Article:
One possibility is that the baby squirrel fell from its nest. Look around to see if there is a nest on the ground or in a tree nearby. If there is one, leave the baby alone for a day to give the mother a chance to relocate it. If it is cold out, it is okay to put the baby in a container with something warm and/or comfy underneath them – just be sure not to cover it up or else the mom will not be able to find it.

If nighttime comes and the baby has not been retrieved, it is time to contact a professional. If someone is not able to come help immediately, while you’re waiting put on thick gloves to gather the squirrels and put them into something soft like a towel or a scarf. Keep the baby warm with a water bottle filled with hot water or a heating pad being sure to put something between the heat source and the animal so that they don’t overheat.

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Just like rabbits, deer only visit their young a few times a day to avoid the attention of predators. If you see a fawn alone, but not looking injured, it is most likely fine. The more you are around the area or move/touch the fawn, the less likely it is for the mother deer to return soon. Leave the area and check back later on in the day to see if the baby is still there.

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Fox kits are very independent as babies, and are likely to be seen alone while their parents are hunting. Unless the fox is showing signs of distress, leave it alone.

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Baby opossums ride on their mother’s back for a period of time in their youth, and have been known to fall off without the mother knowing. A good way to know if the opossum is in trouble or not is it’s size. If it is 7 inches (including tail) or longer, it is most likely independent.


Unlike several other local wildlife babies, raccoons are not very independent. If you do not see a parent with it for more than a few hours, chances are something is wrong. If you are concerned about a baby raccoon, gently place a laundry basket (or something similar that can be seen through and easily knocked over) over the baby with a light weight on top. This will keep it in one place so you can monitor it, but will also be easier for the mother to knock over if she comes back at night.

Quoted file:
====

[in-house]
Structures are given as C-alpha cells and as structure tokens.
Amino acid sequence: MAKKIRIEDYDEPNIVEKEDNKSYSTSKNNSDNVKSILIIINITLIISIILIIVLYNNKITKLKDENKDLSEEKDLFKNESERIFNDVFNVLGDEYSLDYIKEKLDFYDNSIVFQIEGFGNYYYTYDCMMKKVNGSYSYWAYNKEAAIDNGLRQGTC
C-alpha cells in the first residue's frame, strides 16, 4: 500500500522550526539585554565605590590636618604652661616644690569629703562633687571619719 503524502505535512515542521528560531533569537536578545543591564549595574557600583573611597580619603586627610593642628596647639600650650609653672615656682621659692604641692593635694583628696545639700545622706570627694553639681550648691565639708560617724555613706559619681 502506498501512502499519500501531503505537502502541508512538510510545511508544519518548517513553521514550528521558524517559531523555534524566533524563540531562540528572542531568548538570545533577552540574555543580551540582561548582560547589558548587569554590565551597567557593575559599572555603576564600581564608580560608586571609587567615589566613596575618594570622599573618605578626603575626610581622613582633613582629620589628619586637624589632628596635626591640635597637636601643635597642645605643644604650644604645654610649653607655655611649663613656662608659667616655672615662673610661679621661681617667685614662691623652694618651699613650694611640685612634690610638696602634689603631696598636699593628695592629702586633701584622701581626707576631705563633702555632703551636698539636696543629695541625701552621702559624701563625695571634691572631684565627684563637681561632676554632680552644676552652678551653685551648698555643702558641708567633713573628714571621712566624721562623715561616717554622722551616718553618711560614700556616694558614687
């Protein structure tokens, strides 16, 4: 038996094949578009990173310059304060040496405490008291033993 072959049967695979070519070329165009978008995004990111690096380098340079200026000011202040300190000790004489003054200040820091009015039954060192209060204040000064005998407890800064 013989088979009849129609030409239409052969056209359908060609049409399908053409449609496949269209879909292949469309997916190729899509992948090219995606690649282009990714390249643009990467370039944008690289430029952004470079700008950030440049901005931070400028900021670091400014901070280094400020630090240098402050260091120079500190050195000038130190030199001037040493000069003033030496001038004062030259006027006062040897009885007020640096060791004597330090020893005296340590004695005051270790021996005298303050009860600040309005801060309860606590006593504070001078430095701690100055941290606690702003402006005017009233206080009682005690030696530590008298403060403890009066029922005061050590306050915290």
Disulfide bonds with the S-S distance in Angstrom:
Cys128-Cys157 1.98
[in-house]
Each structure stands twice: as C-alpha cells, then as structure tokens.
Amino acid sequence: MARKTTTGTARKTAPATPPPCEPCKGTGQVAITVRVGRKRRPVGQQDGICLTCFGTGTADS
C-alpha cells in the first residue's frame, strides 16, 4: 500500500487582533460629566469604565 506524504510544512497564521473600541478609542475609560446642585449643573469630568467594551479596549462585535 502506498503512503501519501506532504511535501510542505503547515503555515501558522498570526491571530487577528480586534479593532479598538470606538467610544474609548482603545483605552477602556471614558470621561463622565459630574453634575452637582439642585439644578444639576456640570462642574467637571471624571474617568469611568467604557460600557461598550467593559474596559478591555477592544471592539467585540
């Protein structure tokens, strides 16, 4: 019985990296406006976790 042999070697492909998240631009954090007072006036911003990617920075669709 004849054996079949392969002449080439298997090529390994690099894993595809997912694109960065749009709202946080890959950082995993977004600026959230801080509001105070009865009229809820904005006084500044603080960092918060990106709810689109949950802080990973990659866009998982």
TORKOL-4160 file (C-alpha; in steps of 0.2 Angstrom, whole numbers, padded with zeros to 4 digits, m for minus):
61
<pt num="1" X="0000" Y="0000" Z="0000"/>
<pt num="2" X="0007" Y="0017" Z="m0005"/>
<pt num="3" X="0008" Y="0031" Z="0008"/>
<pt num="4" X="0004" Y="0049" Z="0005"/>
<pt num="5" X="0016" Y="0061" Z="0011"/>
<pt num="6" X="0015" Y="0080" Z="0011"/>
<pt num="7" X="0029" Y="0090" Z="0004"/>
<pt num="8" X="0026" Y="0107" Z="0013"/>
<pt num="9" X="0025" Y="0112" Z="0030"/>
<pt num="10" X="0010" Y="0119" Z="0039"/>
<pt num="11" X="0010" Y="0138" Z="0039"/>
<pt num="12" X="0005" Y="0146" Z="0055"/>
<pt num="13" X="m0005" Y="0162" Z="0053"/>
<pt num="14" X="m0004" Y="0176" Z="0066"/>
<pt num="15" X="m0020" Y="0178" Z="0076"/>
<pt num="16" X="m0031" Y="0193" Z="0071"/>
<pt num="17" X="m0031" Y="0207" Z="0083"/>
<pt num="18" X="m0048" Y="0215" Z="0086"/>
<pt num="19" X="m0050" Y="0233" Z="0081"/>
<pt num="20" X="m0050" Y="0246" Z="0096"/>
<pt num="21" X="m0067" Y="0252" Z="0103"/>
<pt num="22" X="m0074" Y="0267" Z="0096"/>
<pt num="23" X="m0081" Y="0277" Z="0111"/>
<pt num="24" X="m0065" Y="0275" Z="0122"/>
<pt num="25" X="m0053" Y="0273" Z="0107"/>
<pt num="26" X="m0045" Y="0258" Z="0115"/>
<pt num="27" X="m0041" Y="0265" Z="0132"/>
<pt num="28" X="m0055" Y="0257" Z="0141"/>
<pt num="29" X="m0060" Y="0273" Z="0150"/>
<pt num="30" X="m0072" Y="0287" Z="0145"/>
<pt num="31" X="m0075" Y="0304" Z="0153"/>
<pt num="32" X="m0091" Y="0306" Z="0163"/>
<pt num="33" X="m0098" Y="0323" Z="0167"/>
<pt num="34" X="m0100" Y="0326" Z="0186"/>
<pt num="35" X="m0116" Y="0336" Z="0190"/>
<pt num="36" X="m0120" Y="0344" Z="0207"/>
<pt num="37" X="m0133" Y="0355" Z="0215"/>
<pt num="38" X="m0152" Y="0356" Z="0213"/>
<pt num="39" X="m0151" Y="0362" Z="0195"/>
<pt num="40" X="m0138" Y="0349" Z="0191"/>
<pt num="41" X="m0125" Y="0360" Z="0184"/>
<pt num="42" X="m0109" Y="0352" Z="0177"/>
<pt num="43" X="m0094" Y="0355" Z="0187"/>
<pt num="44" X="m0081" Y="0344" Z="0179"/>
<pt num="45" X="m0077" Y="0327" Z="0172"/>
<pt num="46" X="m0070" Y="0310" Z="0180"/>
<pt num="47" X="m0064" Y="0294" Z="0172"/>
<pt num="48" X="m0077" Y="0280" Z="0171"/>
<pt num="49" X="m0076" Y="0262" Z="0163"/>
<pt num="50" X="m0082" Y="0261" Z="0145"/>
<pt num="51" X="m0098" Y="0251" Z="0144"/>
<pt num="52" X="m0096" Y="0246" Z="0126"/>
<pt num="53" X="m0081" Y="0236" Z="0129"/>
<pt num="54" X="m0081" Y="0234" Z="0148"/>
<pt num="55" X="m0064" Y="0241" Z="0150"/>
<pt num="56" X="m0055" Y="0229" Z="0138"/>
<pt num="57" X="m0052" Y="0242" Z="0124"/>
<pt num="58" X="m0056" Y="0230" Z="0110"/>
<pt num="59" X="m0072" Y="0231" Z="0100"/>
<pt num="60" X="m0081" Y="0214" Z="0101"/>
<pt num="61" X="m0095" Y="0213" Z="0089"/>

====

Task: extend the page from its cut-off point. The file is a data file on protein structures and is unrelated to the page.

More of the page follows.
Skunks are easily frightened and have poor eyesight, so it is common for mothers to get frightened, run away, and lose her children. If you see a baby skunk(s) without a mother, it is likely that this has happened. Keep an eye on them to see if the mother returns. If they are roaming a lot, use the same laundry basket technique as the raccoons – without the weight on top. It is important that once you have the basket over the babies that you continue to monitor the situation so that if the mother is struggling to move it, you can help. Just be sure not to move too fast – as said before, skunks are startled easily and that can lead to a stinky situation.


For your safety and for theirs, never handle an adult animal without first consulting a wildlife professional. Even small animals can be dangerous. If you do find yourself needing to transport a baby animal, keep the following things in mind:

  • Prepare a cardboard box or similar container by punching holes for air, and lining with a cloth material (like an old T-Shirt).
  • Put on thick gloves before handling the animal.
  • Cover the animal with a towel or pillowcase as you scoop them up gently and place them in the container.
  • Do not give the animal food or water. It could be the wrong food and cause them to choke, trigger serious digestive problems or cause aspiration pneumonia. Many injured animals are in shock, and force-feeding can kill them.
  • Keep the container in a warm, dark, quiet place to reduce stress.
  • Remember that the situation is time sensitive. Move calmly but quickly.